Volume 106, Number 12 - March 19, 2009
brought to you online by Pinedale Online
by Mari Muzzi
A Pinedale resident rescued a young boy from an icy pond Wednesday afternoon.
“I had seen that he had fallen through the ice, so I ran over as fast as I could,” said Learning Center substitute preschool teacher Jeff Ellis. “The water was so cold the child couldn’t speak and certainly couldn’t scream for help.”
Ellis and two other teachers, Carol Beck and Codi Cramer, had been at the Town Park on Franklin Avenue with their students when they noticed that a 5-year-old boy had fallen into the partly frozen fishing pond.
The 5-year-old, who was not a student from the Learning Center, had been at the park with his father.
Ellis said the father had been watching the boy from inside a truck nearby.
The Learning Center staff frequently takes their kids to the Town Park to play, he said.
“We had gathered our kids up to bring them back (to the Learning Center) and as we were walking back up Carol asked, ‘Do you guys see that boy around?’” Ellis said.
The three staff members had been watching the boy, who had told their students that he was 5 years old.
“We were concerned when we didn’t see him, because we had seen him running around,” Cramer said.
At that point, they had already rounded their kids up and were heading back to the Learning Center.
“As you come up the street (from the park to the Learning Center), there is a little bit of a rise and we have our kids hold on to a rope so we can keep them all together,” Beck said.
At first, staff members thought that the little boy was lying down in the snow and that was why they couldn’t spot him.
“We kept watching (the little boy) because that’s what we’re trained to do — we do it with our own kids,” Beck said. “I stood on my tiptoes and didn’t see him, then I saw his head bobbing (in the pond).”
She told Ellis that the boy had fallen into the water and the substitute preschool teacher didn’t hesitate to save the child.
“He didn’t say “well gee, should I go in,’ he just took off,” Beck said.
Ellis rushed out on the ice, grabbed the boy by the collar and hauled him out of the water.
“I saw him go under and he bobbed up by the time I started running over,” he said. “By the time I got there he was hanging on an edge of ice — he couldn’t say anything, the water was so cold it just took his breath away.”
Ellis said it was about 2:30 p.m. on Wednesday when the child slipped into the pond and the temperature outside was about 10 degrees.
After pulling the boy from the freezing water, Ellis carried him to his father’s truck, where the father then removed the child’s wet clothing and began to warm the boy up inside the truck.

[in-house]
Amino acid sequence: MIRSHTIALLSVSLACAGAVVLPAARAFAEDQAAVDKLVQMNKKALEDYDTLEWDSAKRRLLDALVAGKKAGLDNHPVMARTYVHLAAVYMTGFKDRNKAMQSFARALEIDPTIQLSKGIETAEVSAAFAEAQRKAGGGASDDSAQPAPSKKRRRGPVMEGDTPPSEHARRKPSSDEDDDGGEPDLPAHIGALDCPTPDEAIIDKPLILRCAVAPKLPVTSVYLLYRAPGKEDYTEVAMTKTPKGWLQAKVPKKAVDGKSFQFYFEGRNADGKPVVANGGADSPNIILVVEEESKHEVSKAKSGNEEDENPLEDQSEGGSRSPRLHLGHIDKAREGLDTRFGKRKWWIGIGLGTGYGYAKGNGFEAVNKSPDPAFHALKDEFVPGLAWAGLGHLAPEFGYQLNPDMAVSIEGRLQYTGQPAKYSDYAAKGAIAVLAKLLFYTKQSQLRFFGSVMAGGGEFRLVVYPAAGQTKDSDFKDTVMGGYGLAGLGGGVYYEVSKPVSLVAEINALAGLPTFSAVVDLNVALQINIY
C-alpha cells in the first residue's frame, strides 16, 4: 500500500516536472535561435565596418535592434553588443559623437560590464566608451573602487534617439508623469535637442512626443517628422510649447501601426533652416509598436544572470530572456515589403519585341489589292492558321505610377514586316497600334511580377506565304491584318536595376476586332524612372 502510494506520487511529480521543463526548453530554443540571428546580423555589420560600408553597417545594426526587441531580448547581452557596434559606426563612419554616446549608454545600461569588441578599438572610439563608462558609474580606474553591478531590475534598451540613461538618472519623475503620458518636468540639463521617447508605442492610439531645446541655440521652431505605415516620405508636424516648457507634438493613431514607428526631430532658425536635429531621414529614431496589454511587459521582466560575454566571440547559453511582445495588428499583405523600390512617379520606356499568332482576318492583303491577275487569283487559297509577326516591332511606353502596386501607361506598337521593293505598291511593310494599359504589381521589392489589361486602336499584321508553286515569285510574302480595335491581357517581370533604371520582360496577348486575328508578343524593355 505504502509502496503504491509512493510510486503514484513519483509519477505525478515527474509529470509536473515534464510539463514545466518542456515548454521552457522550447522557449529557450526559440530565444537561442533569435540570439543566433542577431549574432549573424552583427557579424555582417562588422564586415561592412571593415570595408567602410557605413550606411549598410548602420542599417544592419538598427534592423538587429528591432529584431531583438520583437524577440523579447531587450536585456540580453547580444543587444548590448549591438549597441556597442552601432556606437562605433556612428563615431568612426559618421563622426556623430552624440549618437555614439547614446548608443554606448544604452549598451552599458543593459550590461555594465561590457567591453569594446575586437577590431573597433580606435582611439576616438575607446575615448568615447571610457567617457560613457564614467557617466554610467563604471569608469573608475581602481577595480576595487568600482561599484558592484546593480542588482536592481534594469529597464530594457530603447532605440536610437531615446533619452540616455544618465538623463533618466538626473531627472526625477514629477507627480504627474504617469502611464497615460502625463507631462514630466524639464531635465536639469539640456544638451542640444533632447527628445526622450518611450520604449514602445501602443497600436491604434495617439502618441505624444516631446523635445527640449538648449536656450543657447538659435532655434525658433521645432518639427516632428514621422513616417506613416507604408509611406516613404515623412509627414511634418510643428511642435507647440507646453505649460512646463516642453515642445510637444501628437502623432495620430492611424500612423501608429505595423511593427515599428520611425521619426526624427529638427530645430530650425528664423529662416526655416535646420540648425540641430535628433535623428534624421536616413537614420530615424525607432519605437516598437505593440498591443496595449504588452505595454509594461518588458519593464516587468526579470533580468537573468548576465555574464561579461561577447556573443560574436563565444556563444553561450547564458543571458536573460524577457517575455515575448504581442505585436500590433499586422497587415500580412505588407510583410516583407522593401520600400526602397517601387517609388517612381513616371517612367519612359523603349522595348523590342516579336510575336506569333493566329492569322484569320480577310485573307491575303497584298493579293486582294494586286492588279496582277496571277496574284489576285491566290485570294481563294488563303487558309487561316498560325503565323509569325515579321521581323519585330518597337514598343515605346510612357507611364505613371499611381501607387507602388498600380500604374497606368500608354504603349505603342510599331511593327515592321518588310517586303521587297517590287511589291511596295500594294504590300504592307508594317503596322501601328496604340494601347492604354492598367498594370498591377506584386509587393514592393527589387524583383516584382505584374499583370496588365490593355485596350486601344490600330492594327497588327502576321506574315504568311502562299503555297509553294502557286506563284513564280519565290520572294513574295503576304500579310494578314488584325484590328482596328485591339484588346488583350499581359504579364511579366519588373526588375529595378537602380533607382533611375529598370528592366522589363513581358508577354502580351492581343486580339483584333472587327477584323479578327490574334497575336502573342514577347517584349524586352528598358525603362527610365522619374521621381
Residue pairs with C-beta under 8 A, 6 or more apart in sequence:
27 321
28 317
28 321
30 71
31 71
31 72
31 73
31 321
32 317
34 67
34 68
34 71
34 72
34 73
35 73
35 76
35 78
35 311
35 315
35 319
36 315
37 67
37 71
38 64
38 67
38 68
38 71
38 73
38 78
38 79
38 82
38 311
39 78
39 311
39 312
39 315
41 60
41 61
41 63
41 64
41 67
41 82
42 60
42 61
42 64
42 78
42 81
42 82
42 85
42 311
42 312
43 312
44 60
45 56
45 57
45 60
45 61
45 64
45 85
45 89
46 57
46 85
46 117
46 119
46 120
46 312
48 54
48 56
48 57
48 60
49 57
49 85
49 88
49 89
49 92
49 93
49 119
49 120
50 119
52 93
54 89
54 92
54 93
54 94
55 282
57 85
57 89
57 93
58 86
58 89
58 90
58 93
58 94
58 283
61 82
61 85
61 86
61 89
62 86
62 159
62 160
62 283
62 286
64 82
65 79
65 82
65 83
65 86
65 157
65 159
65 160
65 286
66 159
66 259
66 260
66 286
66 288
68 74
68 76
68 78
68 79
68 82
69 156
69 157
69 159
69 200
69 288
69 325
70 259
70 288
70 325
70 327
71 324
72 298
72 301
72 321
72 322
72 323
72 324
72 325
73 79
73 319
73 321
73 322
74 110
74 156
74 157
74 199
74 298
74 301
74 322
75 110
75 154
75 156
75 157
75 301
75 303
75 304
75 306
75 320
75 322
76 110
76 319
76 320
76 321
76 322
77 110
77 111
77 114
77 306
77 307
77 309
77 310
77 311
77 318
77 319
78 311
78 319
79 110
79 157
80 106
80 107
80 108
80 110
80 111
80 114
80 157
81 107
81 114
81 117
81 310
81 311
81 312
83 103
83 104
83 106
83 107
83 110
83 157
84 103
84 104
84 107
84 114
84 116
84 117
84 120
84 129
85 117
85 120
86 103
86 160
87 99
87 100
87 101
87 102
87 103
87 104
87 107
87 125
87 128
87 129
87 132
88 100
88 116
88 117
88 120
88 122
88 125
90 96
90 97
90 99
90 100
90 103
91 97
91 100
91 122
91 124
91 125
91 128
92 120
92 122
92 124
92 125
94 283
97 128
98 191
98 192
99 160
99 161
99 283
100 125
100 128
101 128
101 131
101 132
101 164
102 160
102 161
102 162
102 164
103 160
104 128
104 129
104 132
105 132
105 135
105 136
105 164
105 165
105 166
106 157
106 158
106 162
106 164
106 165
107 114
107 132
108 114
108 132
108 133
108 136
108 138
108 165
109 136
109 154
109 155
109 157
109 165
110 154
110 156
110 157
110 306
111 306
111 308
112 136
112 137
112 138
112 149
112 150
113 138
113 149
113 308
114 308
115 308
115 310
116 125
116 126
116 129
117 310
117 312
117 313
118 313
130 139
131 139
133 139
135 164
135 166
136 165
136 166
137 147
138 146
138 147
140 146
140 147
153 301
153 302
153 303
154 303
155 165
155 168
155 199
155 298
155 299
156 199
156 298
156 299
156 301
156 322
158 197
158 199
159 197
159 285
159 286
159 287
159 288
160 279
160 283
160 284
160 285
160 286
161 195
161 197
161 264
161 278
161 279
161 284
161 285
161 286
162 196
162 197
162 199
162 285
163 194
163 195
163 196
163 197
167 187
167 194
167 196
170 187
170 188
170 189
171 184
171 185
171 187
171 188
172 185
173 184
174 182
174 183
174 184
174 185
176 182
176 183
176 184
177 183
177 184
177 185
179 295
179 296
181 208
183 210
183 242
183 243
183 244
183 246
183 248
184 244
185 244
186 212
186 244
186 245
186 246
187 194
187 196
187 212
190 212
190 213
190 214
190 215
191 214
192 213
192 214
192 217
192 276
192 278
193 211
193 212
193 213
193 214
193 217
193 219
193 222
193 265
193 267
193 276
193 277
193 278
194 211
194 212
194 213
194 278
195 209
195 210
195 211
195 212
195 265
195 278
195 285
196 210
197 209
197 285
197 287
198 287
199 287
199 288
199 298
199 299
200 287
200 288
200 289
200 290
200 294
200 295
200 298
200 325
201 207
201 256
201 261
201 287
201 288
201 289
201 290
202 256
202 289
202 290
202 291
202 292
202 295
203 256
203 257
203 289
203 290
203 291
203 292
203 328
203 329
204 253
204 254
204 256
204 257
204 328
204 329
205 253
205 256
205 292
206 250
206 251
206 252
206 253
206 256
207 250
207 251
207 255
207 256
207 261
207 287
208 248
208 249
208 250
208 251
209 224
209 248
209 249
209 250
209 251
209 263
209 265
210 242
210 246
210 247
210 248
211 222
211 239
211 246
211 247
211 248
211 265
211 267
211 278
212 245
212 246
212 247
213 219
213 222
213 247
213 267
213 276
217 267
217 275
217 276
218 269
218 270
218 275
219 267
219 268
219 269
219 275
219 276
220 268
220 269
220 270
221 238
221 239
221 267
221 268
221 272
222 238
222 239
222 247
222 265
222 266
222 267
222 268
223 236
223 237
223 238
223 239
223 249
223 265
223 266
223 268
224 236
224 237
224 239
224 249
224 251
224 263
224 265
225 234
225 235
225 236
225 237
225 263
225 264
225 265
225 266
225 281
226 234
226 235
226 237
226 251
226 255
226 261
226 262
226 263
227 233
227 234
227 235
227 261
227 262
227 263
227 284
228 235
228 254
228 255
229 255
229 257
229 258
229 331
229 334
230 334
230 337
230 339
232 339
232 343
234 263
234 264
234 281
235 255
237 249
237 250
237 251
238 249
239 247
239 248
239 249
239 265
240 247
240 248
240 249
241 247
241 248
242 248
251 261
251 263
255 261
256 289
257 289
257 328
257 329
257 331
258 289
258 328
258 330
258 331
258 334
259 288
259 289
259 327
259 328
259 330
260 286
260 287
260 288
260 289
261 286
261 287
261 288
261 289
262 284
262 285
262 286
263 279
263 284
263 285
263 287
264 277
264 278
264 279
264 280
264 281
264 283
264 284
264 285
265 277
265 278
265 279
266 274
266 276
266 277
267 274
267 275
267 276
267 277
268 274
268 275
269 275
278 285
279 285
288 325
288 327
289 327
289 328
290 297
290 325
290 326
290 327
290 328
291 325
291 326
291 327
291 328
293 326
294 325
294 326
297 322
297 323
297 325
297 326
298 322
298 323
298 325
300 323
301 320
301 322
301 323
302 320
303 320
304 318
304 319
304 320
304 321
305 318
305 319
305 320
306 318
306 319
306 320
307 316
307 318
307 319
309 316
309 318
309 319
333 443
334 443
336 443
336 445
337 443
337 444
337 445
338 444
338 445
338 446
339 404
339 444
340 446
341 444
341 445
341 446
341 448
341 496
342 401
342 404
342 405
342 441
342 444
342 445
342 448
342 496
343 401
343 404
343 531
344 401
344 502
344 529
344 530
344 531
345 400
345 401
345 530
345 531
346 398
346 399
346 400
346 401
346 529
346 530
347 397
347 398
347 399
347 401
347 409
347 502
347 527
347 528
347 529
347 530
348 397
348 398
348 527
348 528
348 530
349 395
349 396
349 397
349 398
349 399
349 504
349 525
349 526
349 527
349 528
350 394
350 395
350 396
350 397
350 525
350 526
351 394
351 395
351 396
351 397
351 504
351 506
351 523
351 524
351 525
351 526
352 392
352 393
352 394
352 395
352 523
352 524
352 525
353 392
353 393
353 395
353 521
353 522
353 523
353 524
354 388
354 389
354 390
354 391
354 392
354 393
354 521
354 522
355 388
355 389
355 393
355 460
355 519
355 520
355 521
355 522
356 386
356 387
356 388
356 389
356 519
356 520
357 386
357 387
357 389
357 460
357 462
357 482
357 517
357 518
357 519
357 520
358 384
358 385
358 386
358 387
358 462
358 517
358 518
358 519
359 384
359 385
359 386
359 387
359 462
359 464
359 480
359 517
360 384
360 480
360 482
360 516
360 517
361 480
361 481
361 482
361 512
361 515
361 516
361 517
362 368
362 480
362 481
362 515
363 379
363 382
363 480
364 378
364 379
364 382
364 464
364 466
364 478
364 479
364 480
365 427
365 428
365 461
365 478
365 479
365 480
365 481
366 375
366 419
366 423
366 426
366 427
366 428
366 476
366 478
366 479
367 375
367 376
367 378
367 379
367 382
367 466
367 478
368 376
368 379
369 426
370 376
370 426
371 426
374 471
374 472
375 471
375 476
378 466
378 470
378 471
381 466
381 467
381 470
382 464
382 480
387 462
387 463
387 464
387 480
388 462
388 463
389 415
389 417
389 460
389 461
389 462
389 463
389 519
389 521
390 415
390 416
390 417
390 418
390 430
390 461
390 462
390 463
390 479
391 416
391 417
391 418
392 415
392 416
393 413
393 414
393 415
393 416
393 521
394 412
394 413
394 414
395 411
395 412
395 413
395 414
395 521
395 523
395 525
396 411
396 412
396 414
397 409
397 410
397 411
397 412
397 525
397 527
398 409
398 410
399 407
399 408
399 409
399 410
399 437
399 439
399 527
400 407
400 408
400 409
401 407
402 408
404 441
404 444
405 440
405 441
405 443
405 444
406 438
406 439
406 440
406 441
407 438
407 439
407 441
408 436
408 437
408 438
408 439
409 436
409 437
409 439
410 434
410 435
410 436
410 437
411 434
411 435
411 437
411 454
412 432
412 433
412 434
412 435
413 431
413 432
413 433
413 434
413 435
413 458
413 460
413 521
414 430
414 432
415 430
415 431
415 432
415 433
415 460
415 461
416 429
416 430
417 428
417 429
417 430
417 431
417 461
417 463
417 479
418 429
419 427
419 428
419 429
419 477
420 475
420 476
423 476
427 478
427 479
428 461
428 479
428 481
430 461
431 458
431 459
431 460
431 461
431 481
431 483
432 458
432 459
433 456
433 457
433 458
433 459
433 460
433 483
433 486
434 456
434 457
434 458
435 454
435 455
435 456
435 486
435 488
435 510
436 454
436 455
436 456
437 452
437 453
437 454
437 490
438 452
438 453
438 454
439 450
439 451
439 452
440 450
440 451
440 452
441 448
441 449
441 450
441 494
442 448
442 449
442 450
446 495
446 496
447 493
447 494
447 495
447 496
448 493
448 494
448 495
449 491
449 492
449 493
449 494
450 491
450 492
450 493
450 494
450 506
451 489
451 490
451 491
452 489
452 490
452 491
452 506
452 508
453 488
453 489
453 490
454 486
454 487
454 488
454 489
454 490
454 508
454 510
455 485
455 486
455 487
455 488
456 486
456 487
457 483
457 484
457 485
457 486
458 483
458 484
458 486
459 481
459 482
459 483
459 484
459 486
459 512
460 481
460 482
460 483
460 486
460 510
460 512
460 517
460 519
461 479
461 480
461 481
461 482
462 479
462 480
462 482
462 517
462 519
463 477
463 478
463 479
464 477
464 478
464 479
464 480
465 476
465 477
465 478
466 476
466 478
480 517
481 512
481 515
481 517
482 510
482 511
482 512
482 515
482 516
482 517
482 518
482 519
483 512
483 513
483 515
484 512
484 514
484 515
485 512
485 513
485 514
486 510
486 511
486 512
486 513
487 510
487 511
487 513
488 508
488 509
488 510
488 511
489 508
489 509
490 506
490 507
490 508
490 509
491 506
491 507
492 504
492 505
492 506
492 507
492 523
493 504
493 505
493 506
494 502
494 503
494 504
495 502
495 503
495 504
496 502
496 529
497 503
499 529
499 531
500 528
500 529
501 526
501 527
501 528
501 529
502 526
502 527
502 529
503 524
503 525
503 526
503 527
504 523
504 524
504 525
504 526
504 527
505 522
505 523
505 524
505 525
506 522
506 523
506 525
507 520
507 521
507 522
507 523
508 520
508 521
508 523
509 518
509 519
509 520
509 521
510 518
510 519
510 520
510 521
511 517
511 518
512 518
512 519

“I had a tough time not twisting out on (the father), because if we hadn’t been there, I’m sure the kid would have died,” Ellis said.
He said the boy’s father had been near his parked truck at the time and hadn’t see his son tumble into the icy water.
“His father had no idea what was going on, and I was thinking, ‘you need to watch your kid,’” Ellis said. “I hope and pray that he’s ok — he was blue in the face and obviously extremely cold.”
Beck went back to check on the boy inside his father’s truck, and the child was sitting up and his skin was no longer a bluish coloration, she said.
She said she tried to get the father’s license plate, but was unable it make it out.
The Learning Center staff filed a police report and Beck said the sheriff’s department is looking into the incident to check up on the child and make sure he is ok after his fall in the pond.
According to the sheriff, Ellis’s quick reaction saved the child’s life.
“He wasn’t in the water very long, we’re guessing less than a minute,” Cramer said.
It doesn’t take long in these cold temperatures for hyperthermia to set in and if they have not been present the outcome for the boy could have been deadly.
“Like the officer said, the best thing was that the little boy’s life was saved,” Beck said. “Thank goodness, Jeff was wearing tennis shoes and got to him and pulled the boy out.”
Later that day, one of the teachers told the preschoolers that they were lucky to have a hero for a teacher, Ellis said with a laugh.
“I’m the only guy working here, so I’m kind of like a Jungle Gym for the kids,” he said. “I don’t think our kids understood the seriousness of it all: we don’t let them cross the road and they stay on the park side (away from the pond).”
Staff members said they hope the father took the child to the clinic and that the boy is doing well.
This incident needs to heighten awareness in the community and cause parents to be more mindful of the pond at the park, Beck said.
“Anyone who has kids knows you can turn your back for a second and they take off,” said education director of Sublette County Learning Centers Martha Ptasnik. “It’s nice to know that our staff responds so quickly to an emergency, even though the child was not under our supervision.”
She said Ellis could have fallen into the pond as well.
“But, he didn’t even think about that, instead he went to save the child,” Ptasnik said.
Ellis recommends that some picture signs be used near the pond to warn young children.
“A 5-year-old can’t read the signs,” he said. “I think in the winter and spring, they should also have some kind of fencing around the pond.”
Photo credits: Mari Muzzi
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